Crowdsourcing in Practice
How do brands use crowdsourcing in practice? There are many example, from Levis’s to Nissan (Moth, 2013). However, regarding to the food sector, this article takes a look at one of the most successful crowdsourcing campaigns of food brands worldwide.
McDonald’s Crowdsourcing Campaign ‘My Burger’
Let’s have a look at the world’s famous fast food chain. In 2011, McDonald’s introduced its first crowdsourcing campaign in Germany. True to the motto ‘My burger’, the customers were invited to create their own individual burger. Online they chose between different ingredients and condiments and labeled their burger. Then, every burger was available for public voting and in the end the crowd’s burgers with most clicks were sold in the restaurants (Razorfish, 2015; VivaKi, 2012).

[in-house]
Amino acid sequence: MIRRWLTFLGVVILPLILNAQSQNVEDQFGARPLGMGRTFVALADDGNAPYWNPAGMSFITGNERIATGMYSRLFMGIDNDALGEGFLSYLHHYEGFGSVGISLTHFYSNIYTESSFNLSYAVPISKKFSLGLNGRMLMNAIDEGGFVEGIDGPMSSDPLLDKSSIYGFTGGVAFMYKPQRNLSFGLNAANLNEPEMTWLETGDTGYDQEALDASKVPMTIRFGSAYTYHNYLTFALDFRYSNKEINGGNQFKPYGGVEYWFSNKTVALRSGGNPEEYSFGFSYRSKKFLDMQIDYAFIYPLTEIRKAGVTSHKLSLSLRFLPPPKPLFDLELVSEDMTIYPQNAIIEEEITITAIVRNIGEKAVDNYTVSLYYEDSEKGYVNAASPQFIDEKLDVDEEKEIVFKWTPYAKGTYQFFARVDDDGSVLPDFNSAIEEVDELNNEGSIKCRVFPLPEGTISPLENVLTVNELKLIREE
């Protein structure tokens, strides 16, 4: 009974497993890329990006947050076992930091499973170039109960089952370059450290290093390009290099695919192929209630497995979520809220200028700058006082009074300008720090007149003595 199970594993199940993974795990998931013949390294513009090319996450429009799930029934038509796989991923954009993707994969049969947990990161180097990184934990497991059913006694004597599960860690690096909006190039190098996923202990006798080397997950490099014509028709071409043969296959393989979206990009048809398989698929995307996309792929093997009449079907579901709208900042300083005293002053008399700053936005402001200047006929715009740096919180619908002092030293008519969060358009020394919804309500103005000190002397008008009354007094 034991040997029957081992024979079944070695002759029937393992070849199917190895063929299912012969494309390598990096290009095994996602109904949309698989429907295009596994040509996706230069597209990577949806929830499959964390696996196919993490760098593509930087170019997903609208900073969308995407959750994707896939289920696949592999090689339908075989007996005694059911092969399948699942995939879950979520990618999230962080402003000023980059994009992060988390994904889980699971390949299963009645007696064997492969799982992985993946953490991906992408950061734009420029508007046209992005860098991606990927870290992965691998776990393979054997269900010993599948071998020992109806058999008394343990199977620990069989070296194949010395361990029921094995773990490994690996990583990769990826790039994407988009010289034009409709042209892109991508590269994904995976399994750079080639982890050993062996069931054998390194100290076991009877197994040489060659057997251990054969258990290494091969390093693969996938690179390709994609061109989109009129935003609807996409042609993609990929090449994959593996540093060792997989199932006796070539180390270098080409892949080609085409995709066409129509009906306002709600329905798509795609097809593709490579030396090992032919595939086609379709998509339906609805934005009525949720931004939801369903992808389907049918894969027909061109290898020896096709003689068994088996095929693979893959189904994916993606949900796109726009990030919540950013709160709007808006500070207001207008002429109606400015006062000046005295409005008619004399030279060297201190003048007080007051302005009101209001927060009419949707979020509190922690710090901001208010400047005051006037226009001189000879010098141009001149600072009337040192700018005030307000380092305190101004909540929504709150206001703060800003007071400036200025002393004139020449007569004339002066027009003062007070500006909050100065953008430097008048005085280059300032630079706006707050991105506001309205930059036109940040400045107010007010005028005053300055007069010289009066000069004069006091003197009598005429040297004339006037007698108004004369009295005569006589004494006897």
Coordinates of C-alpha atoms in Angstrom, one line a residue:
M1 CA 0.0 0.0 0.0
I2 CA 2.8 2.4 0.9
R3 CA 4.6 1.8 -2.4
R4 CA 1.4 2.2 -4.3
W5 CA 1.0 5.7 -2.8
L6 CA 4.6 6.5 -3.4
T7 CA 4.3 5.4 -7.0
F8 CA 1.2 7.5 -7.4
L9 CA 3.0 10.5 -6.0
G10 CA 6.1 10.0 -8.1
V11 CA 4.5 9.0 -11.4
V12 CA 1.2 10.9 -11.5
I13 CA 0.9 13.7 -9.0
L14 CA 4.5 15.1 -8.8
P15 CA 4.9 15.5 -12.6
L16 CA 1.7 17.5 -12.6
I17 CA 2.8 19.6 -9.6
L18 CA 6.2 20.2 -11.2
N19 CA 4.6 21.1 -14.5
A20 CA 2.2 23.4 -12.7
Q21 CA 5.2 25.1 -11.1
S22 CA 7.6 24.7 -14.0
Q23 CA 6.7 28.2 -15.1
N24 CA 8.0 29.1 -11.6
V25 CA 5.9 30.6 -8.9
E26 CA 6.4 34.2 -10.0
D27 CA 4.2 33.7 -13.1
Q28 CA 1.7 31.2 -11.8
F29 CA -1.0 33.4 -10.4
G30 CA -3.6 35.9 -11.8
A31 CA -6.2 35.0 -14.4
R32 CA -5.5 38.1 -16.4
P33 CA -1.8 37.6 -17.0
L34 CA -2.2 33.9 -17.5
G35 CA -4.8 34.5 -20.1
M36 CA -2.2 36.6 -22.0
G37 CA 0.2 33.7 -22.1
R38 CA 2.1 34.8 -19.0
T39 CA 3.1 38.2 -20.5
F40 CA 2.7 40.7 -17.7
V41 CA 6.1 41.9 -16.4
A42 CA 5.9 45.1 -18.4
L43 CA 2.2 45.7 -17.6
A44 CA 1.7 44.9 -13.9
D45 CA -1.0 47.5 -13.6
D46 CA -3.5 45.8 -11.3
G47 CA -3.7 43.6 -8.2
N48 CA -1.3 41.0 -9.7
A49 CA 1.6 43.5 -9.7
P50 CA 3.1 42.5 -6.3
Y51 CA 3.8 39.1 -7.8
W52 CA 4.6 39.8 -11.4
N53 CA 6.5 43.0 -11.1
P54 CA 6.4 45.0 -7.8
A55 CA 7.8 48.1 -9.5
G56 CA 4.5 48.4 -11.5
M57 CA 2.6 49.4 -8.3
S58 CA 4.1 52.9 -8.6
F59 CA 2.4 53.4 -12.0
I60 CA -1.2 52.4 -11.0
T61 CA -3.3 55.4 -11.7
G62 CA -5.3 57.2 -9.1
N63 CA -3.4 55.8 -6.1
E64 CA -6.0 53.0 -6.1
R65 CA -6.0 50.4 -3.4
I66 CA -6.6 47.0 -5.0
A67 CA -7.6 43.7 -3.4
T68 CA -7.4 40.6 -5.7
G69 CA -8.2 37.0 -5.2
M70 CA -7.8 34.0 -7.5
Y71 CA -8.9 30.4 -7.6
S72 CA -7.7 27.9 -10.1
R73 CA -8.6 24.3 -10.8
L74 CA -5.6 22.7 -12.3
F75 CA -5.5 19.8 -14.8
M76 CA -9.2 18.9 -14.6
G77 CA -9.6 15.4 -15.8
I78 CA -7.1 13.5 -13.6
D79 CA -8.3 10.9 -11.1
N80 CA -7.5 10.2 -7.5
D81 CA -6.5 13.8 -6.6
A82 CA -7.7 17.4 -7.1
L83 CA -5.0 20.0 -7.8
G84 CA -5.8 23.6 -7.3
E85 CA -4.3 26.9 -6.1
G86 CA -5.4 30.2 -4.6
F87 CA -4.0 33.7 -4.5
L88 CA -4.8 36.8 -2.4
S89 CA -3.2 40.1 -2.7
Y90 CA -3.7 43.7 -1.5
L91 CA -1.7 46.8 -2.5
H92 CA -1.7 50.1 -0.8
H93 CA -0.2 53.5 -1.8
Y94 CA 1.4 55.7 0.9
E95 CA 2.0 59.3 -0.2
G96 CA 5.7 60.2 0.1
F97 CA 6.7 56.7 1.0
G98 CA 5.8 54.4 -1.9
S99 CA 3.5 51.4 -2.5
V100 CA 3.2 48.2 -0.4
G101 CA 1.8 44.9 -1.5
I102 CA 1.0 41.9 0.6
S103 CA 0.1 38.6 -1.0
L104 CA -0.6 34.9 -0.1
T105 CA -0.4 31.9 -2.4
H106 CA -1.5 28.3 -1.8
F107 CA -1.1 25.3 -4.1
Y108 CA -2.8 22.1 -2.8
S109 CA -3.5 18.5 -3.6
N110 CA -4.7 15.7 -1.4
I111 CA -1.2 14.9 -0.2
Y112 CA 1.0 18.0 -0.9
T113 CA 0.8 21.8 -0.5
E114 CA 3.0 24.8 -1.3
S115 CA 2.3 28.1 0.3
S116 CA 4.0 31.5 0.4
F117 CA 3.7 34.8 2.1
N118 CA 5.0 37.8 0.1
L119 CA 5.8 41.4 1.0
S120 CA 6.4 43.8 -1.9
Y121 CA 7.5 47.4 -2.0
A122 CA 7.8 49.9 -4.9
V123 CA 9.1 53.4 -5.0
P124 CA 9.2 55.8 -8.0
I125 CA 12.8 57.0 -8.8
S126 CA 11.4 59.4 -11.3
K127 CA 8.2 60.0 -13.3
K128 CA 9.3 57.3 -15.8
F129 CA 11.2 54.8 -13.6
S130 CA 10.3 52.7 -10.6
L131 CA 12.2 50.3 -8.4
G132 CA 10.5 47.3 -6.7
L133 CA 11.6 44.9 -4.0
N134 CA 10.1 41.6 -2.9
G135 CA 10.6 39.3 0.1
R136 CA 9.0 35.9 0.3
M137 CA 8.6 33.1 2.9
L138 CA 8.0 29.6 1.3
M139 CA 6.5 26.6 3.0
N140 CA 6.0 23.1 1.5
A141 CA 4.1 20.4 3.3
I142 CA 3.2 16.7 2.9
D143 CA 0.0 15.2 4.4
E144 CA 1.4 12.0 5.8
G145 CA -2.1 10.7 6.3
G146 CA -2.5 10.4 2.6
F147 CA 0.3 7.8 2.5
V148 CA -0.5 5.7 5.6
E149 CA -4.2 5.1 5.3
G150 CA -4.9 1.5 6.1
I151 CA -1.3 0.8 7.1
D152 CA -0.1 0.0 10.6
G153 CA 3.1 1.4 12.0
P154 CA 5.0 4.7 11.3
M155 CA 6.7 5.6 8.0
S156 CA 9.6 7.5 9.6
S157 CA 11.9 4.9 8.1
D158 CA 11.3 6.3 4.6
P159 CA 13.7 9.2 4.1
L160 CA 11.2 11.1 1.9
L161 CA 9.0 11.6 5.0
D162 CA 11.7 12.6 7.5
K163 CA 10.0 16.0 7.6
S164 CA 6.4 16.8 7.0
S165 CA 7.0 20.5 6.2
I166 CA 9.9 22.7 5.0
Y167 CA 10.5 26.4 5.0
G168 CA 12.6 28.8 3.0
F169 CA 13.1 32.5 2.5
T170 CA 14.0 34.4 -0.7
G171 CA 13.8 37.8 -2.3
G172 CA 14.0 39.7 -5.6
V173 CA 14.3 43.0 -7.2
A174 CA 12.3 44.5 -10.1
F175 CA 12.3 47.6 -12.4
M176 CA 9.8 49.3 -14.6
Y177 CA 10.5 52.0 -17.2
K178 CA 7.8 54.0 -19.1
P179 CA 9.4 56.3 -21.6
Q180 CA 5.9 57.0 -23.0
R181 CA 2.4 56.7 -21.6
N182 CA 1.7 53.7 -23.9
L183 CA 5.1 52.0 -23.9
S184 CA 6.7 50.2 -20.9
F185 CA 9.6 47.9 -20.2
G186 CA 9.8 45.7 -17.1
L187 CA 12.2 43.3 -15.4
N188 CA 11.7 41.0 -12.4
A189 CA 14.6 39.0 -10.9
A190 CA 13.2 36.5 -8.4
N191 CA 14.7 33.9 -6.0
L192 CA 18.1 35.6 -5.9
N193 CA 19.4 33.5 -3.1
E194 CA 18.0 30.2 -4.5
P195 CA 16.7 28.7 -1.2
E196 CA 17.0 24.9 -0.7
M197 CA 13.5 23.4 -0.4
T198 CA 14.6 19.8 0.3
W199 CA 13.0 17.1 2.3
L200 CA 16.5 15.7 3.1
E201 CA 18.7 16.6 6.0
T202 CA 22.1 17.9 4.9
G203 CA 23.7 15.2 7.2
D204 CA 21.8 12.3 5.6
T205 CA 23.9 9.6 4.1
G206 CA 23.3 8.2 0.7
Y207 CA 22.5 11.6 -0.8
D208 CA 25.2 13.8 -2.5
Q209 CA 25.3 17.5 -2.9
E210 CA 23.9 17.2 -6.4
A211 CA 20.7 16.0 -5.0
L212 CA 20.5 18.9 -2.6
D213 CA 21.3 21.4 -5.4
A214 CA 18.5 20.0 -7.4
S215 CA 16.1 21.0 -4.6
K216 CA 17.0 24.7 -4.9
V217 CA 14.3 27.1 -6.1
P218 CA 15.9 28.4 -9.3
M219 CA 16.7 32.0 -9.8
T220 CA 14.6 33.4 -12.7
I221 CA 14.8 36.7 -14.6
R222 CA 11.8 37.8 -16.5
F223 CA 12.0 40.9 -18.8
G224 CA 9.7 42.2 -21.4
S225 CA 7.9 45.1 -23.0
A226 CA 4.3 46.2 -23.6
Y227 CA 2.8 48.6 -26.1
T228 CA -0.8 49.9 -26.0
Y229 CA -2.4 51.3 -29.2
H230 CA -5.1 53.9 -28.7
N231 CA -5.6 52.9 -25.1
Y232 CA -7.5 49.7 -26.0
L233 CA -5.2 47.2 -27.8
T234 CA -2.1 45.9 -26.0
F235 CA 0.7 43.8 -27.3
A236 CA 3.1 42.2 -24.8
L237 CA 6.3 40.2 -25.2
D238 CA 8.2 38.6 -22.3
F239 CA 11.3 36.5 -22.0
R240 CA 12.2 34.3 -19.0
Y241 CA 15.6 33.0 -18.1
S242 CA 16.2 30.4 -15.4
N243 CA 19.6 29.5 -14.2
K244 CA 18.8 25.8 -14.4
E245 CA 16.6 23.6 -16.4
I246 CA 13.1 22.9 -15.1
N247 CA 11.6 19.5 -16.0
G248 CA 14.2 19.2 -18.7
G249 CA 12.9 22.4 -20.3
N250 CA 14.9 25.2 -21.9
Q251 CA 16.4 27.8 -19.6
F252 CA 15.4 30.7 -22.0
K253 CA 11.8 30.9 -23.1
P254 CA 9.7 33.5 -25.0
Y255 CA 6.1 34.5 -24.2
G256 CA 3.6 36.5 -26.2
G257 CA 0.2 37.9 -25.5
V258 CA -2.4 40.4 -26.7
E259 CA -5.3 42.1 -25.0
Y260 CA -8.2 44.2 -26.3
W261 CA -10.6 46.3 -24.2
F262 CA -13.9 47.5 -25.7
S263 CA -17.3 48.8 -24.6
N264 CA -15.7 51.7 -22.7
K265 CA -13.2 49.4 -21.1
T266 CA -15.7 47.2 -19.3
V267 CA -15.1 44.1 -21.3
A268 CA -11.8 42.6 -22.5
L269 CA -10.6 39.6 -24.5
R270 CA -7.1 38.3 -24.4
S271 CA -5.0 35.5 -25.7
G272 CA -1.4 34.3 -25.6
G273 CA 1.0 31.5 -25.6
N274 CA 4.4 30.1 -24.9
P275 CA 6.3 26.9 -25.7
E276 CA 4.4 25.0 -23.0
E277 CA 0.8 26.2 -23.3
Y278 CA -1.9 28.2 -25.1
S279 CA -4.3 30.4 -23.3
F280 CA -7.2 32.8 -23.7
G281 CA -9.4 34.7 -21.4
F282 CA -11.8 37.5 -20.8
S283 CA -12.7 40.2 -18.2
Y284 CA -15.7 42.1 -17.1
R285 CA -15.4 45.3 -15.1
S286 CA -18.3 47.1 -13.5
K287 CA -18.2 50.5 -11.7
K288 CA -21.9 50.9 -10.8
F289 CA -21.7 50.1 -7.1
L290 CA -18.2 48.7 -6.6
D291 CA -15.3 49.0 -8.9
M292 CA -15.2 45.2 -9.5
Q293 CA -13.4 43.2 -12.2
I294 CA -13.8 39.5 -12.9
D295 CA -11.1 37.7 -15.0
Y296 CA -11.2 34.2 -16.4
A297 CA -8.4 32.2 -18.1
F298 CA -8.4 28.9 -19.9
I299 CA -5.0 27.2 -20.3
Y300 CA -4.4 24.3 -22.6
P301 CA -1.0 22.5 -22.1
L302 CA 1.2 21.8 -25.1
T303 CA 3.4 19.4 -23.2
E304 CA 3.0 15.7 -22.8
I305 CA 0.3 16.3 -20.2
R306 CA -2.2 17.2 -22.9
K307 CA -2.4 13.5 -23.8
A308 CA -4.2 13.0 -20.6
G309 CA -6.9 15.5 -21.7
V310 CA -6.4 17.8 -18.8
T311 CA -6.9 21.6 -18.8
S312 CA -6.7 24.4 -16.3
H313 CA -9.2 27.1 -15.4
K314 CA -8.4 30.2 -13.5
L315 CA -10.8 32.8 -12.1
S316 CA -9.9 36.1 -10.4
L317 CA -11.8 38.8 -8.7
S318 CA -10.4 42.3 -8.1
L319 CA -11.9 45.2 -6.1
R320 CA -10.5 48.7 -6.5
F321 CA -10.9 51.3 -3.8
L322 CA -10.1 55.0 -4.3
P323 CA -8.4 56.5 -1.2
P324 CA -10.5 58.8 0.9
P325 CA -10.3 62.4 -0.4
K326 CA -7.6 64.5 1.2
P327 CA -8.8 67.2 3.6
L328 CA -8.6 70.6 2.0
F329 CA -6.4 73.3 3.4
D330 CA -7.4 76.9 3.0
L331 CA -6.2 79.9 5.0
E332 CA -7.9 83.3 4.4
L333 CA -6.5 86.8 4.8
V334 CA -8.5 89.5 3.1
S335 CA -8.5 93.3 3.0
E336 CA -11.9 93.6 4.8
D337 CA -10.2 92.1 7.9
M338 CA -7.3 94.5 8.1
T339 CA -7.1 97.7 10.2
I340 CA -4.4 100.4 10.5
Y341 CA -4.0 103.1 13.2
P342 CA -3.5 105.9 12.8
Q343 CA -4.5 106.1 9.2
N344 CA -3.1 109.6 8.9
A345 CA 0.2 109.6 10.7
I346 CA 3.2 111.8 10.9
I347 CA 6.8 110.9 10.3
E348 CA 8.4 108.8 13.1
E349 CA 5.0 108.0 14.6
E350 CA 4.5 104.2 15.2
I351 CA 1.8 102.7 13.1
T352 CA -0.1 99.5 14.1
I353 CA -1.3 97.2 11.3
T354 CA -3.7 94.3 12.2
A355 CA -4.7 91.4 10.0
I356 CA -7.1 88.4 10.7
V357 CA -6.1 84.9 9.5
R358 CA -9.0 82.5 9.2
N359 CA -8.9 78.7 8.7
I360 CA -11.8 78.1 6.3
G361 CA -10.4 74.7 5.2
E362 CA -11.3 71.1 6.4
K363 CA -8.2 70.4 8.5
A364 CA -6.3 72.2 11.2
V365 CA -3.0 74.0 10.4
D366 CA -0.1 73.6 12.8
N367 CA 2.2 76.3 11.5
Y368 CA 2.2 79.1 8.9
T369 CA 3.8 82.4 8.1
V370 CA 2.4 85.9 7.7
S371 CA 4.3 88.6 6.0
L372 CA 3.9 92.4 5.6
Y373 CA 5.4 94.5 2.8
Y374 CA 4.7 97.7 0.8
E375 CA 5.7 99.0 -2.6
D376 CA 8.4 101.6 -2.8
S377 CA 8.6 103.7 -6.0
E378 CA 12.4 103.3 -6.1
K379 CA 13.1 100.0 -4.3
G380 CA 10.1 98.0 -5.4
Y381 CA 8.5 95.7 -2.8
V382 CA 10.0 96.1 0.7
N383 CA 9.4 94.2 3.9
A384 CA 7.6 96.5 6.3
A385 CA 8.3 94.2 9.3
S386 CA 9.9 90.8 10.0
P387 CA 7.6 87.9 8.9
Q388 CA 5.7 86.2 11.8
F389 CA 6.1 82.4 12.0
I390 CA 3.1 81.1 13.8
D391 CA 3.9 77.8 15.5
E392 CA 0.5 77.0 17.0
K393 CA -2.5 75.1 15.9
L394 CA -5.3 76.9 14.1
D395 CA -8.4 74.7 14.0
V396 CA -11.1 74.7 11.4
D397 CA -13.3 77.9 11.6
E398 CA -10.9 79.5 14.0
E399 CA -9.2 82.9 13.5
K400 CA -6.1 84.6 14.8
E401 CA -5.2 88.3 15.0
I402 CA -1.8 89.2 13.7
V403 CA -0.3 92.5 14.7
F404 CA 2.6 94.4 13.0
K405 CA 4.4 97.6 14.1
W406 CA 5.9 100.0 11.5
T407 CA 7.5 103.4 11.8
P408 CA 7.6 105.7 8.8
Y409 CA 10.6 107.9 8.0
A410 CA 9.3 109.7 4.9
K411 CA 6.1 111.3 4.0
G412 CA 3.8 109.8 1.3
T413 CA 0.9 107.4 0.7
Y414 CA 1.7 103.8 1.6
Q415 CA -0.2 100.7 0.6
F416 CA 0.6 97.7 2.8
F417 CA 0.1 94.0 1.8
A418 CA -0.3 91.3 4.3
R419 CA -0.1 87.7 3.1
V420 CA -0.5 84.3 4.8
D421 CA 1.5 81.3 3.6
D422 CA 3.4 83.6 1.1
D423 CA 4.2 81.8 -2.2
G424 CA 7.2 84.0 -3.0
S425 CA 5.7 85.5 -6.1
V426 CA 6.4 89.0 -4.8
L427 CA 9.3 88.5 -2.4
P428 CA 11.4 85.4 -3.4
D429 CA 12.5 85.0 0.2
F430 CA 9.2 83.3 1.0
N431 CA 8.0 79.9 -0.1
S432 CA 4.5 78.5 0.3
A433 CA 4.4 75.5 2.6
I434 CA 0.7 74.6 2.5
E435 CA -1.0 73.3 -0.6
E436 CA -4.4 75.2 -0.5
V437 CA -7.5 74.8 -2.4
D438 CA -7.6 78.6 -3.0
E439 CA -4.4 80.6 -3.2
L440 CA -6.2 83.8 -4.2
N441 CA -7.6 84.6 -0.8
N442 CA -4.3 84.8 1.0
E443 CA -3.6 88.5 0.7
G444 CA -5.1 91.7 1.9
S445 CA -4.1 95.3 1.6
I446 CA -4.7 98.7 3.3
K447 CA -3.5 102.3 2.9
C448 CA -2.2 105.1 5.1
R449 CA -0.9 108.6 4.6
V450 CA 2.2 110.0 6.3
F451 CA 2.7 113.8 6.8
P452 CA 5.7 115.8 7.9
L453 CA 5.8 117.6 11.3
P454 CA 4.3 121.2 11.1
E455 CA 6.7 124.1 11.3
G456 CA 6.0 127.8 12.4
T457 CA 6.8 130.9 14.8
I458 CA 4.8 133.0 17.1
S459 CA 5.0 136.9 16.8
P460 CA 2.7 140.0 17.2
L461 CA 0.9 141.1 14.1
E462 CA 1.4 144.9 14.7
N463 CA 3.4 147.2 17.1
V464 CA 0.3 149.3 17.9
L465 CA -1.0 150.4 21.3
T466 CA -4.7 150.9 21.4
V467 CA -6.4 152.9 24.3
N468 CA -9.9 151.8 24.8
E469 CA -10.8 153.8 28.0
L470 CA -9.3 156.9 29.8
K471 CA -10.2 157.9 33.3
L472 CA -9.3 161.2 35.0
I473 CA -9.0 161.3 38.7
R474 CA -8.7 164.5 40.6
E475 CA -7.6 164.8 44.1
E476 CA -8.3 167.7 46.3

The success of this crowdsourcing campaign was driven by the social media. McDonald’s provided every participant with tools to share their burger online, create offline flyer or make an own commercial. In order to win this challenge, the burger innovators were promoting their burger and hence McDonald’s itself. The created buzz of this crowdsourcing concept and the participation of the crowd made this project to the most successful campaign by then. With 7 Million page impressions on their website and 116.000 burger creations within five weeks, ‘My Burger’ is a prime example how to elaborate a fruitful crowdsourcing campaign that brings additional customers and sales as well as new innovations (Razorfish, 2015; VivaKi, 2012).
Crowdsourcing Campaigns benefit Brands
The crowdsourcing project shows how a food company can integrate consumer engagement into their innovation process. Successful crowdsourcing campaigns will benefit businesses and its brands: